The Irish Kop
The links between the city of Liverpool and the land across the Irish Sea go back centuries. Ken Rogers even starts his foreword to “The Irish Kop” by stating that “Liverpool is the capital of Ireland”!! It shouldn’t therefore be a surprise that some of Liverpool Football Club’s most loyal and fervent supporters come from that land. Since my first visit to Anfield way back in 1969, I have always heard Irish accents from both North and South in the clamour outside the stadium as fans wait for the turnstiles to open.
I don’t know author John Hynes personally. But when I saw his photograph at the front of his excellent book, I felt that I did. That’s because I know I have seen him many times over the years outside Anfield and other stadia, that his face is easily recognised as a regular match-going Red in the same way as those of Jim Gardiner, Bobby Wilcox and many others.
We all have a story to tell as Liverpool supporters. John’s book puts those supporters into four distinct categories … Players, Celebrity Fans, Writers and what he describes as The Irish Kopites or ‘ordinary’ as opposed to ‘celebrity’ fans. However, as you read through these sections, you realise that the word celebrity is irrelevant. Most non-Irish readers will probably not have heard of some of the Celebrity Fans anyway because they do not follow Irish sports; probably the same goes for the Writers with the exception of Brian Reade and Paul Tomkins. It matters not because it is what they are telling us that is important, not what they have achieved in their own lives (and in many cases that is a lot). It’s always fascinating meeting other Reds and learning from them when and why they started to follow Liverpool, what their early memories are of the club, recalling their first trip to Anfield, their best (and in some cases) worst experience. John Hynes brings all those factors and more together as he taps into the memory-banks of dozens of different supporters right across society and from quite different walks of life.
Inevitably much space is rightly devoted to the players, men who were good enough to do what we all probably dreamed of doing. Some supported Liverpool as boys and were lucky enough to live the dream. Some had genuine Irish backgrounds while others’ links were more tenuous. But either from supporting Liverpool or playing for Liverpool … or both … they are able to give us a fascinating insight into their lives. In modern times … let’s say from the start of the 1970’s until the end of the 1990’s … the club never seemed to be short of good, Irish players. Before the 1970’s and since the Millennium it has been a different story because throughout Time the game has changed and so have the attitudes to it of the people who play and watch it. Of those who played it, few had such an impact as the legendary goalkeeper and Ulsterman Elisha Scott and a wonderful Liverpool career that lasted over two decades is superbly summed up in this book by journalist Gerry McGuinness. Had it not been for the First World War, which interrupted his career and that of so many of his colleagues, Scott’s impact on the world of football would have been even stronger.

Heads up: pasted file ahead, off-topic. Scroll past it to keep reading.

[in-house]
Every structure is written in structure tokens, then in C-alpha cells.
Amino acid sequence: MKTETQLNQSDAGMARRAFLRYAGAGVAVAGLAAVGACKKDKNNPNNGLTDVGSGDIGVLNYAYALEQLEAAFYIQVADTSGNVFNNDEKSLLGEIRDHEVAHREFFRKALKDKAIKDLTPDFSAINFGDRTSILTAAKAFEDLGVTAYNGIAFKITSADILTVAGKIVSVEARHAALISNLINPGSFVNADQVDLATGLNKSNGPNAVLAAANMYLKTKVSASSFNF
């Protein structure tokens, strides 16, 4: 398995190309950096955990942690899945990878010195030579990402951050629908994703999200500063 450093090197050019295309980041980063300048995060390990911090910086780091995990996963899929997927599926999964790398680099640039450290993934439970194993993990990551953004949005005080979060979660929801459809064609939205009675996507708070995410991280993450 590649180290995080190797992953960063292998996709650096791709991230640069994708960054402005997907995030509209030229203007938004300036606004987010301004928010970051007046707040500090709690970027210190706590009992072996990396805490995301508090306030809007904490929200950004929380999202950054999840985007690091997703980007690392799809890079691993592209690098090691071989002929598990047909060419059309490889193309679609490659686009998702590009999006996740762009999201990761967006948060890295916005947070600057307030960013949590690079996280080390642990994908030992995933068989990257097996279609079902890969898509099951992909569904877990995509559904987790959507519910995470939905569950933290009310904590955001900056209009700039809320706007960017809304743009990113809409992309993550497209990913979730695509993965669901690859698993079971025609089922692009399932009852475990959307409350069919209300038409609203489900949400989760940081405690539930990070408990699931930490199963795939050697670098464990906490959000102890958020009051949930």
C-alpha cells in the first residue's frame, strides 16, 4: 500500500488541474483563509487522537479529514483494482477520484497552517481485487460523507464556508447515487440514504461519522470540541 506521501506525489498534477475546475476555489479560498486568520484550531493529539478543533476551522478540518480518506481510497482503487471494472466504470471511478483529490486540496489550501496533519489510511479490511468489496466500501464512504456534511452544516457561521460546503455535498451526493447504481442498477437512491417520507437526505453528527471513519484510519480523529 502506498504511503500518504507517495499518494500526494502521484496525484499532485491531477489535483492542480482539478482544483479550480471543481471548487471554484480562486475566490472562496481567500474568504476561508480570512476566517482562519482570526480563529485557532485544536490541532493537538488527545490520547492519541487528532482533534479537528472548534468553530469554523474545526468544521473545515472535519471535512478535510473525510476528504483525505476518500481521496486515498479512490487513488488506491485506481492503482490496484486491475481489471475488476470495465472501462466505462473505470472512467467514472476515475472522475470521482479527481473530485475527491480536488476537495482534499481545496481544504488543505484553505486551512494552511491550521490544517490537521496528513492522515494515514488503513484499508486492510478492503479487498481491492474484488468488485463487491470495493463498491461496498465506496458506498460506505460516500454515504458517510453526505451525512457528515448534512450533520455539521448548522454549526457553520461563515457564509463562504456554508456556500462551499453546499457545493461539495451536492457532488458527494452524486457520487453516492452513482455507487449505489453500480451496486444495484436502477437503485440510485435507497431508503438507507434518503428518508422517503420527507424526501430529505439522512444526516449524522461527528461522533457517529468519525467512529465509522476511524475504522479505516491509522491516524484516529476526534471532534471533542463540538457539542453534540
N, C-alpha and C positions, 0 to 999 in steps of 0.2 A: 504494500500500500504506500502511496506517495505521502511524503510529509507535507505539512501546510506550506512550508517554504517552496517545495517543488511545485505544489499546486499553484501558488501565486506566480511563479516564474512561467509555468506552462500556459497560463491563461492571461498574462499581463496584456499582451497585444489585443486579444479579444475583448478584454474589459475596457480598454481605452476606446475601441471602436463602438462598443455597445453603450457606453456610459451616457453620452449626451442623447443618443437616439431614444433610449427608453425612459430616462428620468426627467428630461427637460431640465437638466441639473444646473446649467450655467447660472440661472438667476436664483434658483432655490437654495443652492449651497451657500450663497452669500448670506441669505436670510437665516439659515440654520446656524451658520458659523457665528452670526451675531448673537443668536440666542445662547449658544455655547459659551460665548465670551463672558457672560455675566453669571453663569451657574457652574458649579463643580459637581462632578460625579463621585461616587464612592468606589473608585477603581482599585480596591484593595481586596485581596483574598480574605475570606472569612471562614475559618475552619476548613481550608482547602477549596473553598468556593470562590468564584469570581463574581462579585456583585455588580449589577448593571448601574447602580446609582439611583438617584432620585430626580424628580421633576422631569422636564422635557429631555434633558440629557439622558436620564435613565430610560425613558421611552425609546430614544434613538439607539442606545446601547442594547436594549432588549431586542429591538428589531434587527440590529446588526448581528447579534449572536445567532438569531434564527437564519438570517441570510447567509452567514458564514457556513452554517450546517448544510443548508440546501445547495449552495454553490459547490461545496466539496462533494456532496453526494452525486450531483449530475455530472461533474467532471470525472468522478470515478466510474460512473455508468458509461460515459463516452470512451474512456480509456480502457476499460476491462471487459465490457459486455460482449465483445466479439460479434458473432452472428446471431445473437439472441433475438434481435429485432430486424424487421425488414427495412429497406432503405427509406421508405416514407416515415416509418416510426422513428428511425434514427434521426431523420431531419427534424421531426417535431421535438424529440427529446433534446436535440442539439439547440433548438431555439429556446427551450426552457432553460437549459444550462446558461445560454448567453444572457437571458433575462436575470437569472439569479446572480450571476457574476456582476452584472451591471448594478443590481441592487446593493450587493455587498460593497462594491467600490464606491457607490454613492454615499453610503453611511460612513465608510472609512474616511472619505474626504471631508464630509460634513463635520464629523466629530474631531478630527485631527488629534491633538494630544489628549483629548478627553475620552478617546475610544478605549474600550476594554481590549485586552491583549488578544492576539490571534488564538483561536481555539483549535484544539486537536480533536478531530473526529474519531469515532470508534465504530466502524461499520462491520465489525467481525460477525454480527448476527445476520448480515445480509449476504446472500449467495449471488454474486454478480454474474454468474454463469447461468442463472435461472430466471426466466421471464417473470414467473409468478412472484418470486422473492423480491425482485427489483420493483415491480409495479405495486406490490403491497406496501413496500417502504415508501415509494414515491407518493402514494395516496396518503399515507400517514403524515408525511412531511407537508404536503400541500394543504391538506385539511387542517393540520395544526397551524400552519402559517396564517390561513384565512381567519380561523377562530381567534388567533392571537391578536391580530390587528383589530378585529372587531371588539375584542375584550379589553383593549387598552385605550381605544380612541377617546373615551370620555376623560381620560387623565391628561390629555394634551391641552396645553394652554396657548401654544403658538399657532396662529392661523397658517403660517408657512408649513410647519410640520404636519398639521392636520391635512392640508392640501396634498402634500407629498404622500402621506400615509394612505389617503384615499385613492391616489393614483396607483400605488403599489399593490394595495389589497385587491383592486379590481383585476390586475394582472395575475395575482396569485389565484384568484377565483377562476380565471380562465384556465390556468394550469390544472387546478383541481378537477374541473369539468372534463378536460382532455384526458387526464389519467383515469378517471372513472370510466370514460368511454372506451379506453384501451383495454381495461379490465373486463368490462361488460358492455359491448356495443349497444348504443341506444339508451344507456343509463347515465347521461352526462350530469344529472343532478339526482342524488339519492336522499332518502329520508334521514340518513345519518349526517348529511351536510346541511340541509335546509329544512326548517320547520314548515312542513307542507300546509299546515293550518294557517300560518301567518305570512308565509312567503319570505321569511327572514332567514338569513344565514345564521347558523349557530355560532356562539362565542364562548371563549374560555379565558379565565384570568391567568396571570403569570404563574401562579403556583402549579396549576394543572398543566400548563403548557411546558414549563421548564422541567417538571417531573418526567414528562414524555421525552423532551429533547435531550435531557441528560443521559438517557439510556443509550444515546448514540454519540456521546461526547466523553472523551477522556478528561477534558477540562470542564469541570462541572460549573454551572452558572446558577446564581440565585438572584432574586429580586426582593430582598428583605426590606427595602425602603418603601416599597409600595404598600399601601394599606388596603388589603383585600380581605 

In more recent times, it was fascinating to read the views of so many players that I, like John Hynes, watched on a regular basis from the 1970’s onwards. From a historical point of view, most readers will already know what the likes of Steve Heighway, Ronnie Whelan, John Aldridge, etc. did for Liverpool Football Club when it came to protecting and enhancing the successful run started by Bill Shankly and continued by his successors. What we might not have known until now is what led up to them joining the club and what in some cases led up to them leaving it. We know how much playing for Liverpool meant to the likes of Aldridge, Keane and McAteer because the club had always had a special place in their hearts from childhood. But other men who proudly wore the green of Ireland also just as proudly or even more so wore the red of Liverpool. I was not aware that Michael Robinson had grown up as a boyhood Red, even though his path to Anfield was a long and complicated one. Looking back on his playing career years after it ended, Robinson emotionally says “My life is happy because I got to defend the colours I’d loved since I was a kid and still do now”. Michael was fortunate enough to play with some of the best players British football has ever seen. If his time at Anfield was brief (barely 15 months from the day he signed until the day he left), it was still successful. He will always be revered as a member of the historic 1984 Treble-winning squad. Michael says with great humility but with real feeling “I got far more than the Treble. Pulling on that shirt was the greatest trophy. It was the ultimate honour”. Twenty years before the days of the insincere badge-kissers, Michael Robinson won’t be the first name on everyone’s lips when asked to name Liverpool men who also represented the Republic of Ireland. But he has certainly been one of the proudest to achieve that honour.
John starts his Players’ section with a fascinating question-and-answer session at a Liverpool hotel with John Aldridge and Ronnie Whelan. Both men were of course part of the Irish squads that famously beat England at the 1988 European Championships in Germany and Italy at the 1994 World Cup in America. Proud as he was to finally put on a Liverpool shirt in 1987, Aldridge candidly says that “To be part of the first Ireland team to qualify for a major tournament was the stuff dreams are made of” and Whelan adds “The result against England put us on the map. It announced to people that we’d arrived as a football team”.